If viewers of the first two seasons of 60 Days In thought what the undercover men and women went through at the Clark County jail in Indiana was intense, then they will be shocked by what the new participants will face in Atlanta’s Fulton County jail. According to Deadline Hollywood, the new seasons are taking place at one of most explosive and dangerous facilities in the country. The two new groups of participants will be filmed back-to-back, with the episodes airing over the course of two seasons.
— A&E Network (@AETV) February 17, 2017
The facility has already undergone several positive changes under the leadership of Chief Jailer Colonel Mark C. Adger, but he is hoping to gather more information on how to continue improving the conditions from the volunteers who will be spending 60 days in the prison — if they can hold out that long. This is no walk in the park, and each participant will face dangers and situations that they could never imagine, despite the training and briefings they will receive before entering the Fulton County jail facility. Cast members are nominally compensated for their stint on 60 Days In: Atlanta as well, but this isn’t what drives them to participate in this dangerous social experiment.
Although fans of the show can take a look at the new participants on the A&E 60 Days In: Atlanta page, at this time, their names and other information are unavailable. All that is known at this time is that the cast includes a special education teacher who works with at-risk youth, a man who wants to help fight discrimination and believes that the system has failed African-Americans, a former corrections officer who wants to experience what it is like when the roles are reversed, a woman who met her husband while he was incarcerated and wants to better understand his institutionalized behavior, and a Marine who has plans for a career in law enforcement.
Starcasm shared that the jail has been plagued with rival gangs, drugs, and corruption. Known to the locals as “Rice Street,” Fulton County jail has the reputation for being one of the roughest facilities in America. After learning about the impressive success of the previous 60 Days In program at the Clark County facility, Adger decided that this could be the type of program that may work for him. These men and women could be the catalyst that helps him get to the root of the serious issues, while at the same time providing an unbiased insight into what life is really like inside the jail.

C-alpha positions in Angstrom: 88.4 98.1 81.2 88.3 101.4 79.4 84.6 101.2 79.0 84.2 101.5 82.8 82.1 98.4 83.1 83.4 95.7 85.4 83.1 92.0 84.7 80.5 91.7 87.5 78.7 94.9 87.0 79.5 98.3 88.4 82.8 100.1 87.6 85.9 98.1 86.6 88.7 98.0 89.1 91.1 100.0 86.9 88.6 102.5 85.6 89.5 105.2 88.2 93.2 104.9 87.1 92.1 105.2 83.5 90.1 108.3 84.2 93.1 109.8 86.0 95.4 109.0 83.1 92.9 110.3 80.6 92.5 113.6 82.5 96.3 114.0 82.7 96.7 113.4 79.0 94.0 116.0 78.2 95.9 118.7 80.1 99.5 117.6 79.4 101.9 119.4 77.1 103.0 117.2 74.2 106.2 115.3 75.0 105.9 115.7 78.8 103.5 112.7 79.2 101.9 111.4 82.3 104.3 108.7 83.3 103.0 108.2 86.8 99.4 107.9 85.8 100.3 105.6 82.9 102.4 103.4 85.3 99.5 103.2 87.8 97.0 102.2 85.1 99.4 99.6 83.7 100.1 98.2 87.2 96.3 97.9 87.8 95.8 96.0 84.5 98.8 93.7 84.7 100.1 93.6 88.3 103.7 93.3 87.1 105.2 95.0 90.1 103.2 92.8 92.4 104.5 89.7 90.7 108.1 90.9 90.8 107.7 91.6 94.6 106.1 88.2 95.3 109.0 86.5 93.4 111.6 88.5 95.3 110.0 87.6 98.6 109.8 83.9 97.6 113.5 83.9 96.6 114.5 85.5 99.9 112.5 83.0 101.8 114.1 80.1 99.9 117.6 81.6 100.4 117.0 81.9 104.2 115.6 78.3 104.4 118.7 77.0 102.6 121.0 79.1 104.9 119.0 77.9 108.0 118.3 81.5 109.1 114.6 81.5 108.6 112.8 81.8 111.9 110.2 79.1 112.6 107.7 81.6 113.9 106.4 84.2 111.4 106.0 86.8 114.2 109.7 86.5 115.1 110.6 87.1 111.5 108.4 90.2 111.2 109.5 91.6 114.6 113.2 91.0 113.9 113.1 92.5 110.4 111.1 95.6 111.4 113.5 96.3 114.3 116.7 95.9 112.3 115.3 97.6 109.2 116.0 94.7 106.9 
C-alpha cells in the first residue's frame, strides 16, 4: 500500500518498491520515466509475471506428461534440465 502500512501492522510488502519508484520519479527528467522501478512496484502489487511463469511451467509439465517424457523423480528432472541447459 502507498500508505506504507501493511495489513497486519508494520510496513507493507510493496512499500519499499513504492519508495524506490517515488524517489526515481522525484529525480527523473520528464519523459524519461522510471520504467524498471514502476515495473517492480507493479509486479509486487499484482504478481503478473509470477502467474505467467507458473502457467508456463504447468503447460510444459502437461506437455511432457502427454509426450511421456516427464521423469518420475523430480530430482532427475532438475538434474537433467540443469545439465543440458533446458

— 60 Days In (@AE60DaysIn) February 1, 2017
Unlike previous seasons on 60 Days In, male and female participants will be separated in two different facilities. Men are housed at the main campus where they share a cell with one other inmate, and women share cell bunks with seven other inmates. The 60 Days In: Atlanta participants are on lock-down with their cellmates for more than 15 hours a day. In Clark County, the prisoners were able to freely roam their area at any time. The 60 Days In: Atlanta, volunteers have no such freedom and will immediately face immense pressure to fit in. If they have difficulty adjusting to their new normal, they risk becoming the target of threats, violence, or even having their cover blown.
The previous two seasons of 60 Days In had solid ratings, averaging 2.4 million viewers during season one, including counting DVR usage three days after each episode aired. Season 2 brought in approximately 2 million viewers, with DVR usage up to seven days after airing. The next two seasons may generate even high viewer ratings due to where the 60 Days In: Atlanta participants will be incarcerated.
Were you a fan of the first two seasons of 60 Days In? Will you be watching the new seasons of 60 Days In: Atlanta? Leave your comments, thoughts, and opinions below. The third season premieres on Thursday, March 2 at 9 p.m. on the A&E network.
[Featured Image by A&E]